- If you have mould growth it should be removed as soon as you see it.
- To kill and remove the mould, wipe down the area using soap and water and dry the area thoroughly. Do not brush or use a vacuum as this can disturb the mould spores.
- Do not over-ventilate your accommodation by leaving the windows open as your walls will lose all the heat stored in them. Open the windows for a short period at a time so that any moisture can escape then close them, leaving a small gap of about 5 mm, or at any time that condensation is forming on the glass.
- Do not put your heating on for short periods of time (one hour or less) - this will make the problem worse. The air will absorb the moisture more quickly than the walls can warm up. When the heating is turned off the air will cool quickly and condensation will be formed, cooling the walls further.
- Do not leave condensation or any water which has accumulated on windows, window sills, walls or surfaces. Wipe the moisture off immediately.
- Do not overfill your cupboards and wardrobes. Keep your furniture away from the walls so that air can circulate. It is better to place furniture against internal walls than external walls which may be colder.
- Do not block up external vents in any room where there is a gas cooker or fuel burning fire.
- Do not draught-proof bathroom or kitchen windows.
- Do not over-crowd your home. The more people and pets living in your home the more moisture will be produced which needs to be removed.
- Do not turn off any extractor fans in the bathroom or kitchen. Extractor fans are cheap to run, use less energy than a standard light bulb and can remove moist air quickly.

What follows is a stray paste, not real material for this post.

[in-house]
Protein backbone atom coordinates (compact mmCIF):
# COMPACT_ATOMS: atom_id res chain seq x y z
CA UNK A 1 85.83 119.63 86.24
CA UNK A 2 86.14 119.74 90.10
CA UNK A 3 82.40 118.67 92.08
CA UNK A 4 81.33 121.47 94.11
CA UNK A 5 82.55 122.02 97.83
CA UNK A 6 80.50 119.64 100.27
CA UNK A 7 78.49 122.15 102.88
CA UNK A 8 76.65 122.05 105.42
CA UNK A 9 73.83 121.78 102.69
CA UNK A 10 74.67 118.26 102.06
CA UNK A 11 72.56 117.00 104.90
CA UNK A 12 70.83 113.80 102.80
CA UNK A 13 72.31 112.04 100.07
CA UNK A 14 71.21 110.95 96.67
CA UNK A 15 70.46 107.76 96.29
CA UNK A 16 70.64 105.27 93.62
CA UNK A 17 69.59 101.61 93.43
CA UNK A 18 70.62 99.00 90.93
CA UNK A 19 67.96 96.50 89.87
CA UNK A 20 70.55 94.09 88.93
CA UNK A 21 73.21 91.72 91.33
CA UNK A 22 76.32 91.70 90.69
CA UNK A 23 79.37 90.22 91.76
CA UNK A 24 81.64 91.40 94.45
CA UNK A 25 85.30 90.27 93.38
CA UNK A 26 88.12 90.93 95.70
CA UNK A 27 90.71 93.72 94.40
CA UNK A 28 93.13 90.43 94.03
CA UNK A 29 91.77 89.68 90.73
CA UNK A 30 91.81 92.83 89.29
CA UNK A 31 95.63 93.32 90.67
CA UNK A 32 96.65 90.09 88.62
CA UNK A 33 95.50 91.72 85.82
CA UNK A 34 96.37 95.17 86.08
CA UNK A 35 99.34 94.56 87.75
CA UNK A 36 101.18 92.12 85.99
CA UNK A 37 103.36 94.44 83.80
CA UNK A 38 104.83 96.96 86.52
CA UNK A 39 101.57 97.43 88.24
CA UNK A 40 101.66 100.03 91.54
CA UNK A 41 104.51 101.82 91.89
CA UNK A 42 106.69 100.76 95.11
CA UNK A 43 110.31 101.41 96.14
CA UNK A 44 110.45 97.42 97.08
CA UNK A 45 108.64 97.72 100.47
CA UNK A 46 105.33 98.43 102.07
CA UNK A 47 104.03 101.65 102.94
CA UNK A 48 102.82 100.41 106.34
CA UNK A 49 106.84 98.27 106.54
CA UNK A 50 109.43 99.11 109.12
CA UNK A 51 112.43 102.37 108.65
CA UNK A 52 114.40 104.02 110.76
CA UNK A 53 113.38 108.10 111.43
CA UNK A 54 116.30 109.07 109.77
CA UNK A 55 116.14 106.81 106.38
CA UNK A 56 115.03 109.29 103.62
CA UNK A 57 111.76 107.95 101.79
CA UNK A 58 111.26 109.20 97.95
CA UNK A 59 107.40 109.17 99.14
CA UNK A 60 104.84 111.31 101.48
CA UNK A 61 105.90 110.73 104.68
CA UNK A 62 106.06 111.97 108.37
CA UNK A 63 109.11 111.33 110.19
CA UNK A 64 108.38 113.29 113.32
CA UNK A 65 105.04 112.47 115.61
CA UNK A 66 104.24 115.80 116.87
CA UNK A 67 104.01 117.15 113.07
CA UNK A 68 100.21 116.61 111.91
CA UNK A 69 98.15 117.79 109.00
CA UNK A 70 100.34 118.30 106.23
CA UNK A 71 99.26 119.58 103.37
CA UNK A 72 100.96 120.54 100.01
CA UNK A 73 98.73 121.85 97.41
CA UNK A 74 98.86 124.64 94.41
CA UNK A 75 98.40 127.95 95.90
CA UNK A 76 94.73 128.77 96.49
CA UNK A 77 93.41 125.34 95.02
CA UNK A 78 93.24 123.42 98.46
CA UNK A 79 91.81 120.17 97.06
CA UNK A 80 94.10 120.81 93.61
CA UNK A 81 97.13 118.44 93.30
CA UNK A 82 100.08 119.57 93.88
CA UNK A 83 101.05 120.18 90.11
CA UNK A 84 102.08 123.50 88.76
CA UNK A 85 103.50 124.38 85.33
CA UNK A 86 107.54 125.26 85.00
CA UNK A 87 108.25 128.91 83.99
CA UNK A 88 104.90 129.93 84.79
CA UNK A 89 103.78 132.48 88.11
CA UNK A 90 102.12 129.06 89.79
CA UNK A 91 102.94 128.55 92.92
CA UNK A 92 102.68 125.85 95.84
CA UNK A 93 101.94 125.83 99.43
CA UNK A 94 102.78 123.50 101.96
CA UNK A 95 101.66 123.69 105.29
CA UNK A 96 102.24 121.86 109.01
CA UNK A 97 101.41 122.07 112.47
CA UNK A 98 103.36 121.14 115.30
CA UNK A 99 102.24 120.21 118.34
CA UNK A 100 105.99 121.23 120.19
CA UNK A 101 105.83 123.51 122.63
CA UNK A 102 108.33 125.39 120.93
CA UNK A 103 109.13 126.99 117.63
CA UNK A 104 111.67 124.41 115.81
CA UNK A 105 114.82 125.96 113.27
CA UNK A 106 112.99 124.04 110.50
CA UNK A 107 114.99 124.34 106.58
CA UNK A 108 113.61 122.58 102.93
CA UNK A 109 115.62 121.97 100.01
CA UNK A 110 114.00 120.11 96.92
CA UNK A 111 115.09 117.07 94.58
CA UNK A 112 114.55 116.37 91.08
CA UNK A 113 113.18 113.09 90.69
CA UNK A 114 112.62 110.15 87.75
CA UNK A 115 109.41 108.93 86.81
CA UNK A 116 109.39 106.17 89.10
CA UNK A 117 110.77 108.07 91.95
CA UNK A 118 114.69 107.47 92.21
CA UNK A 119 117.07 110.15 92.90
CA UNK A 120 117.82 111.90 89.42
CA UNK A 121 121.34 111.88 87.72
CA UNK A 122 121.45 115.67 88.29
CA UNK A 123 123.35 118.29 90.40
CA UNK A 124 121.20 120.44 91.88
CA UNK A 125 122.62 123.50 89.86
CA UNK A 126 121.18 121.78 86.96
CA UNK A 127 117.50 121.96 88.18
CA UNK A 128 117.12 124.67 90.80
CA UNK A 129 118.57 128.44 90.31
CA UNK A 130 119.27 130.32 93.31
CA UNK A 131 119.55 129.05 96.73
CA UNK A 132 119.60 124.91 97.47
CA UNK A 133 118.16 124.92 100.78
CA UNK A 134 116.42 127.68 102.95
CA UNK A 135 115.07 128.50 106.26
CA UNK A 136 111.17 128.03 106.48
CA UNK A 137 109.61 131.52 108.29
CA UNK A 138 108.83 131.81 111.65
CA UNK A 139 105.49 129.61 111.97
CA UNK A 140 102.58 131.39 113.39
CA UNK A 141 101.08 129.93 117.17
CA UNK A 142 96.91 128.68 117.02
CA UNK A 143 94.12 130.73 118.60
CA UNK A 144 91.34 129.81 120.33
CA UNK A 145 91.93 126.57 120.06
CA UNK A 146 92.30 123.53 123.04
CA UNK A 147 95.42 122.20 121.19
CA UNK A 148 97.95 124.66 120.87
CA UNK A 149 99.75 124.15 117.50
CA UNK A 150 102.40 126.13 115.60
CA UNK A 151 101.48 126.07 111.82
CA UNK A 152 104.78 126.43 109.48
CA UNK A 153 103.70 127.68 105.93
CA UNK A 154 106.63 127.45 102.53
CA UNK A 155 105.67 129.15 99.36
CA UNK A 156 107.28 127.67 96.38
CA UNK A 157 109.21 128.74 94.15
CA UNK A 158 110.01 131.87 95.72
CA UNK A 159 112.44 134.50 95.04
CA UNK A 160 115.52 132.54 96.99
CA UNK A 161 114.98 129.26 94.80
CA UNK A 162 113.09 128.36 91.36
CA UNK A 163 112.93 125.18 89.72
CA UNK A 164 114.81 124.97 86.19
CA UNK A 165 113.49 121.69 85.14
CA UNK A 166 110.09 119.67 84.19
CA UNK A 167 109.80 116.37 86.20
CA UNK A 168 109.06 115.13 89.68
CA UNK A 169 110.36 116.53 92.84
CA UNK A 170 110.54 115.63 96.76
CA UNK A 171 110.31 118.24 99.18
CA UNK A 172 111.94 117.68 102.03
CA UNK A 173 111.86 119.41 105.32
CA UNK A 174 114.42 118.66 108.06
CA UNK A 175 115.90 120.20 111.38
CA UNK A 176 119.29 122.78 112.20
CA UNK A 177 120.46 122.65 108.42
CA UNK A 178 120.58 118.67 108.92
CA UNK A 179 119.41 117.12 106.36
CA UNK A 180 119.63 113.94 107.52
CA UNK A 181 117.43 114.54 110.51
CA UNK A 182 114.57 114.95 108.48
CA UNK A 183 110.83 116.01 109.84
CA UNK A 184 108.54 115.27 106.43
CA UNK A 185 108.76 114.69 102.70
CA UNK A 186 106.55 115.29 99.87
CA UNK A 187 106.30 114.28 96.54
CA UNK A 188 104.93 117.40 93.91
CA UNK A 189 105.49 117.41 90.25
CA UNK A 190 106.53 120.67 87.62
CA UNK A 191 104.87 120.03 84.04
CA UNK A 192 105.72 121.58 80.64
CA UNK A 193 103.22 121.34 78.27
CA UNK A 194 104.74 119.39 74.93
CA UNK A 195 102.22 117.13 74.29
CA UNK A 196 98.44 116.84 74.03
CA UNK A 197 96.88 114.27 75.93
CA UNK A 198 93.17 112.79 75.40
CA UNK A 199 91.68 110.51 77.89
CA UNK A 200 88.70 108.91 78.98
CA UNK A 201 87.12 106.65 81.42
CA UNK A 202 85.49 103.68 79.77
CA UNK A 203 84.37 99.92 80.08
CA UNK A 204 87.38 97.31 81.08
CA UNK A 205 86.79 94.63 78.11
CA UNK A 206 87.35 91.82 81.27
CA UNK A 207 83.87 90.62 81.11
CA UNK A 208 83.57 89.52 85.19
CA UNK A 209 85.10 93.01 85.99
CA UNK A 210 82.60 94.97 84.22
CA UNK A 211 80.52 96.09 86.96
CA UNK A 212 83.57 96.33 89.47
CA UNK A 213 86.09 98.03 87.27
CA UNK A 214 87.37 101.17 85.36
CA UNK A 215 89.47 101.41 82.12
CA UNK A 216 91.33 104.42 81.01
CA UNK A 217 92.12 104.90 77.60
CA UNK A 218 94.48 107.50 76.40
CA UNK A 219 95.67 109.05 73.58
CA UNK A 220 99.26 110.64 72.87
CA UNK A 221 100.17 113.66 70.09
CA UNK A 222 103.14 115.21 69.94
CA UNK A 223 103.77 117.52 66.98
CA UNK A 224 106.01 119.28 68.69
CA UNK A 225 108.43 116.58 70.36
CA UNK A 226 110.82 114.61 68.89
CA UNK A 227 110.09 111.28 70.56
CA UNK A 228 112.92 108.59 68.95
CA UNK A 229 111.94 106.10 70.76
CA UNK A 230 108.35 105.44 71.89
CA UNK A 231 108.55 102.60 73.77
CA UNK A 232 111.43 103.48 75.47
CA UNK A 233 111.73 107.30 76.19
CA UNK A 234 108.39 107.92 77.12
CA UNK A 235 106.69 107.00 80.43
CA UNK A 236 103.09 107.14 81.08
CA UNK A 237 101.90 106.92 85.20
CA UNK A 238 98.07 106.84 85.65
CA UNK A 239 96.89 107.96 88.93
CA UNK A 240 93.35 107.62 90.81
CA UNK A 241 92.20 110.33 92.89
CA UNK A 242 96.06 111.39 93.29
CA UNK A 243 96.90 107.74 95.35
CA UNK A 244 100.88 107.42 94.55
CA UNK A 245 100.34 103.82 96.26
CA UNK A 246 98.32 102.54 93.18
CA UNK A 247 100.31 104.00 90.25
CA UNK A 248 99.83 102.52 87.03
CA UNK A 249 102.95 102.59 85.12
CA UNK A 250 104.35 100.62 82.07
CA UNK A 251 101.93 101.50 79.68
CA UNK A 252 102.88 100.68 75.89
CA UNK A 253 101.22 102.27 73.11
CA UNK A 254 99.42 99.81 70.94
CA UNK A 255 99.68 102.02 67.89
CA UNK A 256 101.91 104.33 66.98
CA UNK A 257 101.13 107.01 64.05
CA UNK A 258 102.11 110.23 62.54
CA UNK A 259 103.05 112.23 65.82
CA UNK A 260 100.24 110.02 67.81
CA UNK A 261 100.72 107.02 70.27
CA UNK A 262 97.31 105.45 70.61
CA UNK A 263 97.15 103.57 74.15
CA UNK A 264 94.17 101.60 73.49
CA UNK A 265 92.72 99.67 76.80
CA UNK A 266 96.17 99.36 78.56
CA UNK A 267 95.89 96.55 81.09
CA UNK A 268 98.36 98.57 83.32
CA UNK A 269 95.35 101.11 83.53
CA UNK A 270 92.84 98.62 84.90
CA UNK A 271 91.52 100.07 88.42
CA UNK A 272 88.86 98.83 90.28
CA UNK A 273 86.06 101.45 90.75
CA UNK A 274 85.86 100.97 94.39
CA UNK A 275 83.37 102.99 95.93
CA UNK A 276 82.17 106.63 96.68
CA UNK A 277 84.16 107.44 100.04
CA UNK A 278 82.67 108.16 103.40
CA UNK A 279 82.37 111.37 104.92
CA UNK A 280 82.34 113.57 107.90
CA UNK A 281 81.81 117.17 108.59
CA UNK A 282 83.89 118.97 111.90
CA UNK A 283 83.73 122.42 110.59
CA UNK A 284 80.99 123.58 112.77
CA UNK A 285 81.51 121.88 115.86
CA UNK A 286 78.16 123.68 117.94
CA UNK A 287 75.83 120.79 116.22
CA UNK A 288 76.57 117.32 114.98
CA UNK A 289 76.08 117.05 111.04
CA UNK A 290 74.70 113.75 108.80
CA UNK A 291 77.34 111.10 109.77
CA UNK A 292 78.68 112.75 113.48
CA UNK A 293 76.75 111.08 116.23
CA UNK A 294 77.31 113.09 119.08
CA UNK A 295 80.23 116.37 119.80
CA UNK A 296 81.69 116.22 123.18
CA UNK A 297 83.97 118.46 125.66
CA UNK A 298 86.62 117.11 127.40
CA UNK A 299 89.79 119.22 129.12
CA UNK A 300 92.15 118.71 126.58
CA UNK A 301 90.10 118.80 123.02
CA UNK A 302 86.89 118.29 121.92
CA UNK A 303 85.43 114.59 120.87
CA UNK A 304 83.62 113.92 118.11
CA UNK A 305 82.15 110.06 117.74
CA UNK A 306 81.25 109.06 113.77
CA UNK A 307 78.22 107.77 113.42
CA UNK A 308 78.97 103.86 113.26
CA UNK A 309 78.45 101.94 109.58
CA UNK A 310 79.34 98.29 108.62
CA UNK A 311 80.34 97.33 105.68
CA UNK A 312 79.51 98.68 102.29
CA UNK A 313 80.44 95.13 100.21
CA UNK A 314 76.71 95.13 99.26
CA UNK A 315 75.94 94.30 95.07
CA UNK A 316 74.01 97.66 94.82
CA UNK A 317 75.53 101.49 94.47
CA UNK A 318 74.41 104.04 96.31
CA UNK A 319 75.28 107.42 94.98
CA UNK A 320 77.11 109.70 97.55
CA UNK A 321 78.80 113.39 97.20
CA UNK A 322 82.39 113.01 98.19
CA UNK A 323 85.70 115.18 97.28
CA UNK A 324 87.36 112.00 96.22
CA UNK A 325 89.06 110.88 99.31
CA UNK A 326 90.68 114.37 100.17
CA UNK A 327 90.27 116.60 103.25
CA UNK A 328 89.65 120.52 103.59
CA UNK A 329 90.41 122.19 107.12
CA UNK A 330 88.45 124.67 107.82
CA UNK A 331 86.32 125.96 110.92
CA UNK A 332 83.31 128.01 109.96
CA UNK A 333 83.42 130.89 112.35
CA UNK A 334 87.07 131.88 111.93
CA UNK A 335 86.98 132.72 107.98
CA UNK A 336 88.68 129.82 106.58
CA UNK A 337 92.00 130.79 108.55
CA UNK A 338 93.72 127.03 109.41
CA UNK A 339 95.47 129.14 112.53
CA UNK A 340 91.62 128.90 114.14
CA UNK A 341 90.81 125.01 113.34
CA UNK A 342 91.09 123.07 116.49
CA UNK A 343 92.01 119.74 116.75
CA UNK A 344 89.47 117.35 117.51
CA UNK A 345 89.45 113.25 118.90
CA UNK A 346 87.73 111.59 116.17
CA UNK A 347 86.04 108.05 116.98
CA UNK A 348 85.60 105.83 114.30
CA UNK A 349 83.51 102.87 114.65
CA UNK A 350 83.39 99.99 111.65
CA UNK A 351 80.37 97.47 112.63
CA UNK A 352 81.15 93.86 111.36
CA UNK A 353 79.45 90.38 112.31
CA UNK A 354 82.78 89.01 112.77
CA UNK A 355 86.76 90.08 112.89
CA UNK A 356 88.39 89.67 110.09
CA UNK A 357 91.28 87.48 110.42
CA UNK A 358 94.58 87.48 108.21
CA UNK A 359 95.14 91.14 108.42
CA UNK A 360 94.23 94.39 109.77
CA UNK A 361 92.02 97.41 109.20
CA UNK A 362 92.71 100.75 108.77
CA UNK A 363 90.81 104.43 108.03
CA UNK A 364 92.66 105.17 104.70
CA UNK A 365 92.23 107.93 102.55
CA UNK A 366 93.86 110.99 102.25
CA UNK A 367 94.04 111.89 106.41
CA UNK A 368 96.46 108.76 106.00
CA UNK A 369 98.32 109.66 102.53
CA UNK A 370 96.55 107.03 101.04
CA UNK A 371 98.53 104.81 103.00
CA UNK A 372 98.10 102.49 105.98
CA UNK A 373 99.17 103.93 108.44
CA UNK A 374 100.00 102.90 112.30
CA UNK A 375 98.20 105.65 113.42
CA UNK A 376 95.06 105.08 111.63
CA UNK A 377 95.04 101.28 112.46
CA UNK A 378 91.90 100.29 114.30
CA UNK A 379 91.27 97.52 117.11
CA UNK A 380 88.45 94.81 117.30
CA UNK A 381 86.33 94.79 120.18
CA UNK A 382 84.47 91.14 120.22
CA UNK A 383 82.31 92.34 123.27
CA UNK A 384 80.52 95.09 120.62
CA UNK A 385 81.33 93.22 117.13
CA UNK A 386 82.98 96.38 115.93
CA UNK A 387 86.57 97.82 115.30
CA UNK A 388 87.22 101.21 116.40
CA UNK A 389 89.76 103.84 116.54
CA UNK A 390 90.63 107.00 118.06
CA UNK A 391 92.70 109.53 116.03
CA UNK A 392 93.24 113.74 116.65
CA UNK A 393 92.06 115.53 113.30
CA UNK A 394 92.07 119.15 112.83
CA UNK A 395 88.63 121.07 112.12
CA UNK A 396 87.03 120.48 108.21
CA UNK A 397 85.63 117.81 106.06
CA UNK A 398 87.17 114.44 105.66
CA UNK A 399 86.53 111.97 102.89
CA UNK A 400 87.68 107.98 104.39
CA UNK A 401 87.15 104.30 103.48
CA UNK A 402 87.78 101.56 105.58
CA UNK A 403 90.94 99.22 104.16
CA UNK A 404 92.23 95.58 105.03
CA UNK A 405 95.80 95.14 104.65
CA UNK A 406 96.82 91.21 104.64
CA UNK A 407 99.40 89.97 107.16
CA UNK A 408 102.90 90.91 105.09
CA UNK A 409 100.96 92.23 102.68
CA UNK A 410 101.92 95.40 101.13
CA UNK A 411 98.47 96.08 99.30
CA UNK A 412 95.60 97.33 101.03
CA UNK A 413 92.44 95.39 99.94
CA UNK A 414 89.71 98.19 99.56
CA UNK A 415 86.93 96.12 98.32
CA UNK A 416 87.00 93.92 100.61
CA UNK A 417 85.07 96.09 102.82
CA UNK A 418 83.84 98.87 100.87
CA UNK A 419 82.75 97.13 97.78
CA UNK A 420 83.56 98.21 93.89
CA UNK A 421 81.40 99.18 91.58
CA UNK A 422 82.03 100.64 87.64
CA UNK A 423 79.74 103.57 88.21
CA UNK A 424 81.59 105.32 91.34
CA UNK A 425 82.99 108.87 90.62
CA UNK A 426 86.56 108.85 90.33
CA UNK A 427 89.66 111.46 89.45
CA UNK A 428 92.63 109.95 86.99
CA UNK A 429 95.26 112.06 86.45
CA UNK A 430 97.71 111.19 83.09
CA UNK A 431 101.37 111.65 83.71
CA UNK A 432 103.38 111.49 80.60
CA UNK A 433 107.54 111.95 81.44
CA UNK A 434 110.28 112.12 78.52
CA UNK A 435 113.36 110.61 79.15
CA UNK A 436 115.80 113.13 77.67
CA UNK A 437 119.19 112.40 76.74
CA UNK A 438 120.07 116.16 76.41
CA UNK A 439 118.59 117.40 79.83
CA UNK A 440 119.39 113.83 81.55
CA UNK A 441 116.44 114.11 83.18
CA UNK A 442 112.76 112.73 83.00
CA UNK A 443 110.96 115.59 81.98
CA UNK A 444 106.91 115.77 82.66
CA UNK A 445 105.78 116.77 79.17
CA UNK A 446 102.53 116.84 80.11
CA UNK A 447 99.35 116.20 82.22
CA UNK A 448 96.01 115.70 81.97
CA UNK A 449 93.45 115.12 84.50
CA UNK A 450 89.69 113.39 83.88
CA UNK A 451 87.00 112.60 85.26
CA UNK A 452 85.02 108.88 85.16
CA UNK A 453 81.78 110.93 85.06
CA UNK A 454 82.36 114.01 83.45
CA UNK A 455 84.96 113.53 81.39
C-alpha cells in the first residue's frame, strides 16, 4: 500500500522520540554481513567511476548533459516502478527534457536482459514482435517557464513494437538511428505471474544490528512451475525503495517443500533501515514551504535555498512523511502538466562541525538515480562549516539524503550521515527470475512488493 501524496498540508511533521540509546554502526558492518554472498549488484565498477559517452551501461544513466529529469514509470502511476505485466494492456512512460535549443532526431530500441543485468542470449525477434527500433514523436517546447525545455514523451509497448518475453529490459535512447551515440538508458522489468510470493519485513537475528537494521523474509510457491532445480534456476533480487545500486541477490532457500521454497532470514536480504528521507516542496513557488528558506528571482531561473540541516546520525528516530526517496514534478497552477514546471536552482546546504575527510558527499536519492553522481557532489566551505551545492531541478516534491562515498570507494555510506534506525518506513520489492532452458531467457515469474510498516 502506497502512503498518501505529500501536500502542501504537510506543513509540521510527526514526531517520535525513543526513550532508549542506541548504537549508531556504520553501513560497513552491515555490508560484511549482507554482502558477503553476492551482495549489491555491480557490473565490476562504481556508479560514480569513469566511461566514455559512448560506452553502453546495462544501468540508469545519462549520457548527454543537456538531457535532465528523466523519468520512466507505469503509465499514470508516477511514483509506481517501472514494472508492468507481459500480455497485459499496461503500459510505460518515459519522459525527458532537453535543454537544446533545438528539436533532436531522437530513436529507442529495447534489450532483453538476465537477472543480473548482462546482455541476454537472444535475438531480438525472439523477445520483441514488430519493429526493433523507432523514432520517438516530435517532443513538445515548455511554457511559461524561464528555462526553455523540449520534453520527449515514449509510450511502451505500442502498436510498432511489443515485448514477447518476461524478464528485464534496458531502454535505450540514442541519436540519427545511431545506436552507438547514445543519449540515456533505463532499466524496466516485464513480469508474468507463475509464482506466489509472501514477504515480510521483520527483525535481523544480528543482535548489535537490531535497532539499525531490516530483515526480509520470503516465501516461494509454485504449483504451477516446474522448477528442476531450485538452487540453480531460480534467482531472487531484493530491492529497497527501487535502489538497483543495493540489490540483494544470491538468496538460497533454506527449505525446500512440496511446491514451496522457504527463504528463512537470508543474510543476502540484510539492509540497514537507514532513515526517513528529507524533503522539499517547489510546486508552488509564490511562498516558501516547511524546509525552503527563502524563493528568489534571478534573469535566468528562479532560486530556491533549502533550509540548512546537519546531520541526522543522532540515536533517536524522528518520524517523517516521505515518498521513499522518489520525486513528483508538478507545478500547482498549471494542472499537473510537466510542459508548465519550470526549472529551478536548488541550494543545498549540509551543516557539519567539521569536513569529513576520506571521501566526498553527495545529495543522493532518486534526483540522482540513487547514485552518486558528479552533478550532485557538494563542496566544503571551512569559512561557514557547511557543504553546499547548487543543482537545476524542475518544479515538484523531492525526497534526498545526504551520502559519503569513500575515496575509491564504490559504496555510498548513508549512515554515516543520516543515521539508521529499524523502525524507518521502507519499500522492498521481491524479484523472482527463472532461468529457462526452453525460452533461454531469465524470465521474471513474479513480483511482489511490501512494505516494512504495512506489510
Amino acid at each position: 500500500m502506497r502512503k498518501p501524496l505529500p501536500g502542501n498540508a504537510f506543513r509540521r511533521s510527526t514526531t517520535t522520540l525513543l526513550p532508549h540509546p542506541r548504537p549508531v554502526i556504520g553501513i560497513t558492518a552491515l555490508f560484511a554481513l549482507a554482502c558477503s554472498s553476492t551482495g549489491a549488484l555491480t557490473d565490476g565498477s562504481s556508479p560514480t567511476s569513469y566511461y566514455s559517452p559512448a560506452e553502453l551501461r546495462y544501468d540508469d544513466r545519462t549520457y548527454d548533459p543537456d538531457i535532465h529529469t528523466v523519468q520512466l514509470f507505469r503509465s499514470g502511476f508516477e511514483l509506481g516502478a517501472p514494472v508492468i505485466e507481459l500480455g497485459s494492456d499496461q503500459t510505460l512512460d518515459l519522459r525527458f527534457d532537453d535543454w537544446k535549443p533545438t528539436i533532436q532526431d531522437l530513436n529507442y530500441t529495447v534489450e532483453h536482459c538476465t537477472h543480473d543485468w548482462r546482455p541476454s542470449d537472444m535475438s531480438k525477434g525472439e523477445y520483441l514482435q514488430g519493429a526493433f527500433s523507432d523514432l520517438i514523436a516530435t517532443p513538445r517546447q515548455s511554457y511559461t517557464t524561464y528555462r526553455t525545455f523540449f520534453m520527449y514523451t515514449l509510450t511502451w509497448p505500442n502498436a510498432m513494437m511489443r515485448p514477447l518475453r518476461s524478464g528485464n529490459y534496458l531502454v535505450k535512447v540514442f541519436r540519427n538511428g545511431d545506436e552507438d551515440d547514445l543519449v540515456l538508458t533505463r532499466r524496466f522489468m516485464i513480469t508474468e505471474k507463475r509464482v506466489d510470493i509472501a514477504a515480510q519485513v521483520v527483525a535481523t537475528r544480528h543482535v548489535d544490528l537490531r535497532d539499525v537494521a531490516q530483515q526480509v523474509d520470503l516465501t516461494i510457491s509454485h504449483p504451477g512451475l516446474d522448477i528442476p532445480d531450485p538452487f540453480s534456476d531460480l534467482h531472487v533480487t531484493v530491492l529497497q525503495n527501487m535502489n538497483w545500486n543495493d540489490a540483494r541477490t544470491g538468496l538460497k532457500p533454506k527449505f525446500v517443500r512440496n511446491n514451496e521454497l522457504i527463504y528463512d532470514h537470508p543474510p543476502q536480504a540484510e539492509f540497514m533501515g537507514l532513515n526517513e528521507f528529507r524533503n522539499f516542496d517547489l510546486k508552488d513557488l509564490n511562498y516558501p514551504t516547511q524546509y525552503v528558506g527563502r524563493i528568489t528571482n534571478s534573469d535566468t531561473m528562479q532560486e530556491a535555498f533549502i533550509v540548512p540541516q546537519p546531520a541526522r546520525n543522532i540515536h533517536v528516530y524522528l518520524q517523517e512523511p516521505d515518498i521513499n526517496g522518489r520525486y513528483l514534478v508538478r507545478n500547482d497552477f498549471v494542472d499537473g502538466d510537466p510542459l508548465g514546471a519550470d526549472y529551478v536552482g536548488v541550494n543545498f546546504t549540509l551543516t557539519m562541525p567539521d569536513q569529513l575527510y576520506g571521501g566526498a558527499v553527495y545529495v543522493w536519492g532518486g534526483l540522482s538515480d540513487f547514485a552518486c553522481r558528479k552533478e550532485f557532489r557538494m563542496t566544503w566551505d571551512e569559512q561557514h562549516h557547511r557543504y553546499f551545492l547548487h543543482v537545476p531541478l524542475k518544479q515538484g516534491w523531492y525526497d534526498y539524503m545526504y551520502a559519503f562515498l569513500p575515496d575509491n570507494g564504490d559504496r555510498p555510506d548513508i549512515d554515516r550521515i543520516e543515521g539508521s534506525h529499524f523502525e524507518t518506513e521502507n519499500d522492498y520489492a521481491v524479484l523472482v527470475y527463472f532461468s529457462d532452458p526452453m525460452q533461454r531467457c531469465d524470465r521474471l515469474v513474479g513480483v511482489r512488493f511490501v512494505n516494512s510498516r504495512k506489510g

- Do not use portable LPG (Calor Gas) heaters as they can produce excessive moisture.
The mould will not go away by itself. It is important that you take the most appropriate action to reduce the condensation in your home to ensure that you:
- reduce the health risks from mould spores and dust mite allergens
- do not lose part or all of your tenancy deposit to pay for any damage caused to your accommodation
- do not damage your personal belongings
Your landlord has a legal obligation to provide you with a suitable fixed form of heating and means to ventilate your accommodation. But you also have an obligation to use your accommodation in a 'tenant like manner'. This means that you must not make your home damp or mouldy by excessive condensation.
The Council is the enforcing authority for properties which do not meet the required standards as set out in the Housing Act 2004. Condensation dampness and mould caused by the lifestyle of the occupants cannot be enforced and therefore an inspection will not be carried out of your property.
Also, this Council will not consider condensation dampness and mould caused by the lifestyle of the occupants for the purpose of the housing register banding.
Condensation dampness is recognised by damp patches with no definite edges and staining from running water. Along with the damp patches, mould growth can be formed. The mould growth can be black, grey, white, or green and can be found on walls, ceilings, behind furnishings where there is little air movement and in some cases is a crescent shape at skirting board or ceiling level where the junction of two internal walls meet. You may also notice a musty smell.
Any sign of condensation dampness or mould growth is a visible indication that the air in your home is too wet.